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January 5, 1942

Very busy day in the office organizing rice distribution for the people. Thank goodness, the rice situation is now more or less under control, but I am losing weight.

Almost everything in the market has gone up in price. A pound of meat, for example, has risen from 60 centavos to ₱1.50. Soap, cigarettes, medicines, and canned goods are going up fast. Only rice is stable, I’m proud to say. Its price must be kept down by all means, because it is the index-commodity, being the staple food of the people. Had another meeting at the Army and Navy Club this afternoon with Colonels Mazaki and Yoshida. Others present were Mayor Nolasco, Director Silayan, Col. Buenconsejo, Dr. Icasiano, Undersecretary Bayan, Dr. Gonzalez of the Census, Director Misa and representatives of hospitals and other welfare institutions.

It was agreed, during the meeting, to fix the amount of ration of rice for each inmate in different institutions as follows:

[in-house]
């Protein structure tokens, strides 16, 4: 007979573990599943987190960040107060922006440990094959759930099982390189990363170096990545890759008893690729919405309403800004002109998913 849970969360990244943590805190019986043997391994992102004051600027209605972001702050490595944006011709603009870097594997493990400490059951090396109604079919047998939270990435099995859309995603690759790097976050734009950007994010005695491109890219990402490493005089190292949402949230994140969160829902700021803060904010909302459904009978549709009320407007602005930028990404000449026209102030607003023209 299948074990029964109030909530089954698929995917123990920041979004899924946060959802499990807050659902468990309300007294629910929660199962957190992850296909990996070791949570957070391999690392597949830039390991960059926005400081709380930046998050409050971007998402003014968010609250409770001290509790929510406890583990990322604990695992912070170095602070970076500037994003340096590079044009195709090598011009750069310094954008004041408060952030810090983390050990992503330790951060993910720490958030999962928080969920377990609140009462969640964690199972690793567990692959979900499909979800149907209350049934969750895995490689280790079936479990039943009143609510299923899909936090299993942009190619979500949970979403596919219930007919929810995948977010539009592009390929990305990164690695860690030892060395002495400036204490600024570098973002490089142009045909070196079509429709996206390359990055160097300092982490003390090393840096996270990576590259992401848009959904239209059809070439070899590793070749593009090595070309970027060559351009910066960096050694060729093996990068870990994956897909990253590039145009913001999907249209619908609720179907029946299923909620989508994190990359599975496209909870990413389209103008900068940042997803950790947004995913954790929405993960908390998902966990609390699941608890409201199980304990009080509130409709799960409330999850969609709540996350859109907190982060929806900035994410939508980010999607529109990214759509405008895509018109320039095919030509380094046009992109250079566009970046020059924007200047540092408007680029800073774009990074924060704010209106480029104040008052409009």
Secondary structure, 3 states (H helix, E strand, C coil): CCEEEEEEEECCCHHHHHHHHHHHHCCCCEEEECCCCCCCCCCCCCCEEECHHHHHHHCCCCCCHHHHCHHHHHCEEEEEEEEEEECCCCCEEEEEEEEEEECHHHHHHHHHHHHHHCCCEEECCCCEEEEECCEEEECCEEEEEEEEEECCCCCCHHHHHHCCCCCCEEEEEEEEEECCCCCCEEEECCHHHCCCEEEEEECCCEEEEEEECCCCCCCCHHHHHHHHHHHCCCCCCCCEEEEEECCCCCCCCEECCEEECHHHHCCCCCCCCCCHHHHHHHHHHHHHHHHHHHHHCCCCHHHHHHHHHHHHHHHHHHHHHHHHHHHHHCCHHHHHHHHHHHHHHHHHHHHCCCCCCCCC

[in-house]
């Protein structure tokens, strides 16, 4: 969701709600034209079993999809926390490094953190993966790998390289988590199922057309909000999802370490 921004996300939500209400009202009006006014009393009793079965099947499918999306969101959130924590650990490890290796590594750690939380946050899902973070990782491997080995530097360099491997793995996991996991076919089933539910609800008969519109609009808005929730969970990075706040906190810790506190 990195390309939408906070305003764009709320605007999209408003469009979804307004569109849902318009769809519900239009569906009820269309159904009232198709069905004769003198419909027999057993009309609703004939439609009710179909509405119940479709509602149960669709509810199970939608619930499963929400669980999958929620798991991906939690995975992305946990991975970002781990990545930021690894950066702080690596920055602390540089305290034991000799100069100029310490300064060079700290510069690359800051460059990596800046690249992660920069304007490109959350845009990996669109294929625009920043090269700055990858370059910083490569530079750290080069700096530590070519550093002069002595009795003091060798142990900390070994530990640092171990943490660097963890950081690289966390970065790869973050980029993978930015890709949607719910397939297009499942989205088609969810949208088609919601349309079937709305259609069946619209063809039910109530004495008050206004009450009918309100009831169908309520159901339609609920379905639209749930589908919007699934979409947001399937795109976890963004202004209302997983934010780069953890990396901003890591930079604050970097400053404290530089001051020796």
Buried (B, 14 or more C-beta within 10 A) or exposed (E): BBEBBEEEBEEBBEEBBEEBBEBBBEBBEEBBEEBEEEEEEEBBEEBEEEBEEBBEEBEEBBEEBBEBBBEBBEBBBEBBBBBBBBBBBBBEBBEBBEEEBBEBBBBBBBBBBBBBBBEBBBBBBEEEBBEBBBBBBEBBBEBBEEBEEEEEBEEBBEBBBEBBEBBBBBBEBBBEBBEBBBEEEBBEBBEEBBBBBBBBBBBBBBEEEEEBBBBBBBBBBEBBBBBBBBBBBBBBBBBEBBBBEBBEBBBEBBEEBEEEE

“Hospitals—200 gms; orphanages—300 gms; police stations 350 gms; city jails—200 gms; Muntinglupa prisons—200 gms.”

The number of inmates, it was understood, was to be checked daily by Japanese officers. If found incorrect, the ration of the whole institution would be cancelled.

Delay in the delivery of rice to the markets this morning, because Japanese soldiers arrived very late. Hundreds and hundreds of people were waiting in the different markets for its distribution. In three or four markets, there were no dealers to sell the cereal, and so I had to order NARIC men to undertake the sale.

There are rumors that the U.S. convoy will arrive in Corregidor. They say it’ll be this week. People expect the USAFFE in Manila by the end of the month. Some say, “Hell, it’ll take ten years!” There will always be dreamers and defeatists. My wife is a dreamer and yet she cries. Women are bundles of contradictions.